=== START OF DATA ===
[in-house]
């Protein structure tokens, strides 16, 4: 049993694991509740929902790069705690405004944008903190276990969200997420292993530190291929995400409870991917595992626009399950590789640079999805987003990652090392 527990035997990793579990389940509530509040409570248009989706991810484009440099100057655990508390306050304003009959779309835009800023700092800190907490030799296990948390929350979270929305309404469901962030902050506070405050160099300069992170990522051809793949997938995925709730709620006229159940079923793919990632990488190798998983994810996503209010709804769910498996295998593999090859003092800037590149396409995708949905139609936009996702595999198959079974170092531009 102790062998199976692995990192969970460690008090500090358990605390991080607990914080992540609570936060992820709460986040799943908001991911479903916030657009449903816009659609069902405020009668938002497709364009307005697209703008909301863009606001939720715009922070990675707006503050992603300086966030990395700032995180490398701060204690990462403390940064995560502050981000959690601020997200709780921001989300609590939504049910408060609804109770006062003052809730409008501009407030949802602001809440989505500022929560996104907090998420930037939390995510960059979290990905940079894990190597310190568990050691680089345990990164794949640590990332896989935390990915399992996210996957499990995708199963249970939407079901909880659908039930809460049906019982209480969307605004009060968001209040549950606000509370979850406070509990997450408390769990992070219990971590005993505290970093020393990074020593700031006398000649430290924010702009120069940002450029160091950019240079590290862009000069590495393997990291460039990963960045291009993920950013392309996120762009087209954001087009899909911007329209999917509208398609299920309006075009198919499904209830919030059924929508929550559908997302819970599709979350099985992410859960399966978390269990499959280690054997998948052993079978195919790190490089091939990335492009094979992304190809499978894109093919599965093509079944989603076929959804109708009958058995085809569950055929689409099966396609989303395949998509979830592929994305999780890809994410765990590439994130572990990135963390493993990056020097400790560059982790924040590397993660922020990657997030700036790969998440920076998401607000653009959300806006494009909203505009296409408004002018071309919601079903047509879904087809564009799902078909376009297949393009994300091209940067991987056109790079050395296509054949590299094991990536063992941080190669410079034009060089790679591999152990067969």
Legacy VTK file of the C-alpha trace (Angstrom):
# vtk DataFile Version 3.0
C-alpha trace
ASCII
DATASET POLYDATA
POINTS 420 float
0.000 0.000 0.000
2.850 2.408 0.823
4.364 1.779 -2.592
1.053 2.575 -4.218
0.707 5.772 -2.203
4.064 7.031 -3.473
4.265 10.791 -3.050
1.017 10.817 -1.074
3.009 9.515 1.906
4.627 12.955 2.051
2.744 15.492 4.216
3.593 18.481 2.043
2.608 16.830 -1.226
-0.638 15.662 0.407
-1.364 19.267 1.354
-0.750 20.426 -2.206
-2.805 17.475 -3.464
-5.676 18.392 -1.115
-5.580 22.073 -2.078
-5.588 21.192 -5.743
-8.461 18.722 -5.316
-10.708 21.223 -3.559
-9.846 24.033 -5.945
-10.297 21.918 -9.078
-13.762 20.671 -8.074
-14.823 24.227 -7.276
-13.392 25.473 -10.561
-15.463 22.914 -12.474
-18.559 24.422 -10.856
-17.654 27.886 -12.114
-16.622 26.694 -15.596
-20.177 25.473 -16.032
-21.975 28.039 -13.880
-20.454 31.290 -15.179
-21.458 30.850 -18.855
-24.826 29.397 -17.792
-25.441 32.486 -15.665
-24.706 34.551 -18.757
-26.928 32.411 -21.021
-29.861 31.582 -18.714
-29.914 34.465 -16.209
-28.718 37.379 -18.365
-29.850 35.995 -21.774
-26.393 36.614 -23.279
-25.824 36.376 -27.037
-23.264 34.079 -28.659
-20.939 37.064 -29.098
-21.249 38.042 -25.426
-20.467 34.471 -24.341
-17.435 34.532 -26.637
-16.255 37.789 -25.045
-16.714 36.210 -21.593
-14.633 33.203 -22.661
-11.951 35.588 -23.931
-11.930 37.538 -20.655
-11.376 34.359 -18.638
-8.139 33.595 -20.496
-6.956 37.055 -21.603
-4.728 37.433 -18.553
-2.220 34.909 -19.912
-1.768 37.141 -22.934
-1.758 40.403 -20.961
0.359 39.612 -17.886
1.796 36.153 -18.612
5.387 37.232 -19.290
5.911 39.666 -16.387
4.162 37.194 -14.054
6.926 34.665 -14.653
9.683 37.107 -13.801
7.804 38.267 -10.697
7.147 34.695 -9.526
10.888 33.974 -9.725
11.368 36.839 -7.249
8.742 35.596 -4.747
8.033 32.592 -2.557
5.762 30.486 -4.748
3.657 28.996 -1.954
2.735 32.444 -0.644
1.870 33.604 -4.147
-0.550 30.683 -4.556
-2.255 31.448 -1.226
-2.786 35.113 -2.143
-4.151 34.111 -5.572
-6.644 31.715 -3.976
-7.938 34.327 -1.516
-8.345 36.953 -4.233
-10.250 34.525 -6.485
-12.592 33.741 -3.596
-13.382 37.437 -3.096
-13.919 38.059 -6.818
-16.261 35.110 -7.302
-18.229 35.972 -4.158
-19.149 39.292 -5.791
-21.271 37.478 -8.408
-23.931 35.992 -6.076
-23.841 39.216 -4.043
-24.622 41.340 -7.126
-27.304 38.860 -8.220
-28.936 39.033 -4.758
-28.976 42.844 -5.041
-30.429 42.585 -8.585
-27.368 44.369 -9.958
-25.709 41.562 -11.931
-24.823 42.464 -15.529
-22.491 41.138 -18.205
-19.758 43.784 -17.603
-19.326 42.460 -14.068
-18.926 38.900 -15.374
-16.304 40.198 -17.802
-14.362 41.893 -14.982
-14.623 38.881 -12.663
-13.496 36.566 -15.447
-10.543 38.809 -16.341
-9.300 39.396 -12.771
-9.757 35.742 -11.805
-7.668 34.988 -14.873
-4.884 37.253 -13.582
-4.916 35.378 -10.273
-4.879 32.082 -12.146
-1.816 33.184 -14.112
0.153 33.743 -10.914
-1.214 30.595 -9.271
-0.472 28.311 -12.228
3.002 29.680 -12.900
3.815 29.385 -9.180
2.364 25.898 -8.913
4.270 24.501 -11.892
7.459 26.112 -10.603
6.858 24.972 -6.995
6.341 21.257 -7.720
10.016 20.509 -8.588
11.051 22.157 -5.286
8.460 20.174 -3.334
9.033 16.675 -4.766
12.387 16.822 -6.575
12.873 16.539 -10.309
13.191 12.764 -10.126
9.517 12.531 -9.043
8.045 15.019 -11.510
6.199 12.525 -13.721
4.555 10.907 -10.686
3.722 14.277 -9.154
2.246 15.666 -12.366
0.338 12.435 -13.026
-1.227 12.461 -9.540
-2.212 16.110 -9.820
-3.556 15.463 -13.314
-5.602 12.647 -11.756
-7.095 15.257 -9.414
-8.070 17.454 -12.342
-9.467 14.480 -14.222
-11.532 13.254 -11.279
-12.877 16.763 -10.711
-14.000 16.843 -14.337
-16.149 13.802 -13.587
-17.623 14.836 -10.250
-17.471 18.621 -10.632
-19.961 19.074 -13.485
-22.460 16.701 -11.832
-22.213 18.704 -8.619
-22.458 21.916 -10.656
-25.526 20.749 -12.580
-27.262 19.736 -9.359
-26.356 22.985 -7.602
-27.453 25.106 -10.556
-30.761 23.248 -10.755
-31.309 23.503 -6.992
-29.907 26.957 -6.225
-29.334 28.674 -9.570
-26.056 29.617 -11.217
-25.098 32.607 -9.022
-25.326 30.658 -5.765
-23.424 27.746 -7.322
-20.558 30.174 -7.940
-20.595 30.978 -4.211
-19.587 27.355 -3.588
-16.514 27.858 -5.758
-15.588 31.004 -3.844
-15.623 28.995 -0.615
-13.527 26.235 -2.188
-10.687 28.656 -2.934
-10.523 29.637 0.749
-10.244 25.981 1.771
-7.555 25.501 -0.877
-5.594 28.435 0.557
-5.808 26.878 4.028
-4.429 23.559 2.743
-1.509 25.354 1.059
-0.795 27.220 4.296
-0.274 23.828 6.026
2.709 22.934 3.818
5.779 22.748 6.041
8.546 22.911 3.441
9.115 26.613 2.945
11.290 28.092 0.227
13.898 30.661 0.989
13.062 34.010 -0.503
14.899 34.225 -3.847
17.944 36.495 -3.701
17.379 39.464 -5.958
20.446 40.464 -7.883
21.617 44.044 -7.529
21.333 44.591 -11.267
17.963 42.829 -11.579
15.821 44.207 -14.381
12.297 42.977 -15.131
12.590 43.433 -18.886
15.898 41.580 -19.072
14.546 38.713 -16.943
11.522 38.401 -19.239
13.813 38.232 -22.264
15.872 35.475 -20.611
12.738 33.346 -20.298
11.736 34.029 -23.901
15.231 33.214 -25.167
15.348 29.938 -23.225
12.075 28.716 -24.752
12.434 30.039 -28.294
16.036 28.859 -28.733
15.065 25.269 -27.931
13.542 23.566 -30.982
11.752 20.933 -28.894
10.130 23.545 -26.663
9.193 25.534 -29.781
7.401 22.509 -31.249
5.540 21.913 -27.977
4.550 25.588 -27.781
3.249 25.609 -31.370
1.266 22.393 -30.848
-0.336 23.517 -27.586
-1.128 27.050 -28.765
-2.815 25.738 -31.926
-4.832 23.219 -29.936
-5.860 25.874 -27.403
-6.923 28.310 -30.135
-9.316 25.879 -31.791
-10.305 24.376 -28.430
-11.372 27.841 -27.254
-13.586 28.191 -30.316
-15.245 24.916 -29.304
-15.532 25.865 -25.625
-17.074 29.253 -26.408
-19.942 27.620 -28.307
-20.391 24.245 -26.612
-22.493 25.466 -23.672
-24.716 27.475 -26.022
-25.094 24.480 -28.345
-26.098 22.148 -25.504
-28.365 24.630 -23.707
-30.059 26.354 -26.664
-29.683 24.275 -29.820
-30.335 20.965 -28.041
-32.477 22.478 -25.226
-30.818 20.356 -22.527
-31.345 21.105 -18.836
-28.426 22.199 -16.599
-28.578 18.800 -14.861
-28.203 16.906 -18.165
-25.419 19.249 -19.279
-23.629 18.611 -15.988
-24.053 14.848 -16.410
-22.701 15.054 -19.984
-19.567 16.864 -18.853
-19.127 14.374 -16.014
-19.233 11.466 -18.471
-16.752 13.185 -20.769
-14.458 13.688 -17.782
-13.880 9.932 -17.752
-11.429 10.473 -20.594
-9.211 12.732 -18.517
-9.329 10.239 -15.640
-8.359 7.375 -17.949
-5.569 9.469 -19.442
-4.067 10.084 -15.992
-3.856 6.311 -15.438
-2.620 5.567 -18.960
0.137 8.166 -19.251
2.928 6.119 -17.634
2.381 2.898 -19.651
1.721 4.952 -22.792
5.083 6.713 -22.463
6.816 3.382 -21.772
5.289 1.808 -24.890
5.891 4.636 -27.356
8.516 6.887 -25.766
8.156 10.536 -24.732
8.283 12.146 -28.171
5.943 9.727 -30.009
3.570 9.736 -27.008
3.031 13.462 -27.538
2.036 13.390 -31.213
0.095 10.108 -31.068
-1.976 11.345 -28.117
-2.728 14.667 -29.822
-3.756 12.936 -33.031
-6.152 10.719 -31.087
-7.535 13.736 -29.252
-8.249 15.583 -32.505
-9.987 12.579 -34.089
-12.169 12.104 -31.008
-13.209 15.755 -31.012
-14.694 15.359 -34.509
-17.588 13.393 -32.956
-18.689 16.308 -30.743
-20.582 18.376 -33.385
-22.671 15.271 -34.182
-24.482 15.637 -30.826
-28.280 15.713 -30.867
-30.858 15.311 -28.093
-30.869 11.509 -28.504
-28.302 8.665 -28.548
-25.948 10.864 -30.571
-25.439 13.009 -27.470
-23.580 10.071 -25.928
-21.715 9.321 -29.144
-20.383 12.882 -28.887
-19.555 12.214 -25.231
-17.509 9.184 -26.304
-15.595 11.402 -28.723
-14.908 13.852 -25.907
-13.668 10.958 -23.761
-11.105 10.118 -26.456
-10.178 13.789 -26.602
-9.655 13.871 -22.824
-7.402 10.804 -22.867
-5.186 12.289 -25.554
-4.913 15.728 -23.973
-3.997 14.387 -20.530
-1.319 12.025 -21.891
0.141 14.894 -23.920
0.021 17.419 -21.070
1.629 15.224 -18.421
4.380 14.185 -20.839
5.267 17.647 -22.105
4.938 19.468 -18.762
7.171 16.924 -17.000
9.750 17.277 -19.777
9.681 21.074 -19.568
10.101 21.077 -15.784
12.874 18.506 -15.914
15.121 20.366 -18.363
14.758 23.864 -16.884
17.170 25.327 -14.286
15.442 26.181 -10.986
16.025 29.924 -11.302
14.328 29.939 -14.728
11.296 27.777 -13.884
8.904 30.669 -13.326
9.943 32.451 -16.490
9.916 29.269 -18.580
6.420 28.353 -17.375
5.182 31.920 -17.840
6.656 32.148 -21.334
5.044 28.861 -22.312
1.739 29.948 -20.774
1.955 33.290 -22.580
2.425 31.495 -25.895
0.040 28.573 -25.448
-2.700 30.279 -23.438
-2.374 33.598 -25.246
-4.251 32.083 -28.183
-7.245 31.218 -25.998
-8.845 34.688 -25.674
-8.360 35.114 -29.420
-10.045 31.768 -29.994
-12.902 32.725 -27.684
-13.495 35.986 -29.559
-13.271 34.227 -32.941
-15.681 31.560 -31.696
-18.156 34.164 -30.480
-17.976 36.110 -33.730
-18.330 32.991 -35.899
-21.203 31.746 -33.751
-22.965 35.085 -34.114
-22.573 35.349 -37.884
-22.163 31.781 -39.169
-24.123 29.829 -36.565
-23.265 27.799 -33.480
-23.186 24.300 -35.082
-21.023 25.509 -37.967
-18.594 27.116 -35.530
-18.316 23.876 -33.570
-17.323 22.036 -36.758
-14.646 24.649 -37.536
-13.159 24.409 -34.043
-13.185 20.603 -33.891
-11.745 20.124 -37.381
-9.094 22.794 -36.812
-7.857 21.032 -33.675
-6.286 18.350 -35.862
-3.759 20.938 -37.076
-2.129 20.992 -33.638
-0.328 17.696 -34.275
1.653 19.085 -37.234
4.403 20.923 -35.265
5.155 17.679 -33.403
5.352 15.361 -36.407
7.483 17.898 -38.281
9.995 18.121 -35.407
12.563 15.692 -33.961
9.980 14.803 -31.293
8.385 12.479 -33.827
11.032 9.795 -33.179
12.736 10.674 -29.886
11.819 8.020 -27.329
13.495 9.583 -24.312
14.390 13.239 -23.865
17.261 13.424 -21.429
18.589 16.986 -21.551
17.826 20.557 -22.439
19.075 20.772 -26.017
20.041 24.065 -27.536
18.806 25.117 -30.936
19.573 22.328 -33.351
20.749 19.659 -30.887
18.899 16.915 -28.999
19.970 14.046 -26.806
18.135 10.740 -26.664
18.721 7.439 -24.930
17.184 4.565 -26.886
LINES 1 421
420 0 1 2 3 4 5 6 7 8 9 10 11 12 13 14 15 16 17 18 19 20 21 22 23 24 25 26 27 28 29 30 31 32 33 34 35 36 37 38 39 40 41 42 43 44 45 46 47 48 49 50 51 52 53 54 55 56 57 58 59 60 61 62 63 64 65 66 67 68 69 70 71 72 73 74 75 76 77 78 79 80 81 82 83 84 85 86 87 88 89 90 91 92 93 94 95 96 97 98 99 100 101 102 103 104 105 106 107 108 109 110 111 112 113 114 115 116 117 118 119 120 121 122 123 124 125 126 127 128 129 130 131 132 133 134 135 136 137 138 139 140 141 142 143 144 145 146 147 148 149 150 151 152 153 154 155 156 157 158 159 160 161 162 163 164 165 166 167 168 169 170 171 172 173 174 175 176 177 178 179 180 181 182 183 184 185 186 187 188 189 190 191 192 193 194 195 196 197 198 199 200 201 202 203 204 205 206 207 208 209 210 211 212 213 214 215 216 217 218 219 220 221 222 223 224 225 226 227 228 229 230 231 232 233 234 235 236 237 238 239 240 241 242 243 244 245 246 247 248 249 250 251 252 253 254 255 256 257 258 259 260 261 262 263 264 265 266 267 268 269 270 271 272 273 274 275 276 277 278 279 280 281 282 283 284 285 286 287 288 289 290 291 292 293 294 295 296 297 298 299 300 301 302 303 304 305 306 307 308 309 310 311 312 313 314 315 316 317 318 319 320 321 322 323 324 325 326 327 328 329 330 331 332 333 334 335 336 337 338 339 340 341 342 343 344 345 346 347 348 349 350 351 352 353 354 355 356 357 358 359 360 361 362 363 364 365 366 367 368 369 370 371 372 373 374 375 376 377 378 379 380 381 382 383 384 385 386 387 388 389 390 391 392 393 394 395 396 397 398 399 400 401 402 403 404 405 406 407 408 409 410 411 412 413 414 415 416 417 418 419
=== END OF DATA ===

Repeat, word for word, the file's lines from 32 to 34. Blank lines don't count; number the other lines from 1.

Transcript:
-10.297 21.918 -9.078
-13.762 20.671 -8.074
-14.823 24.227 -7.276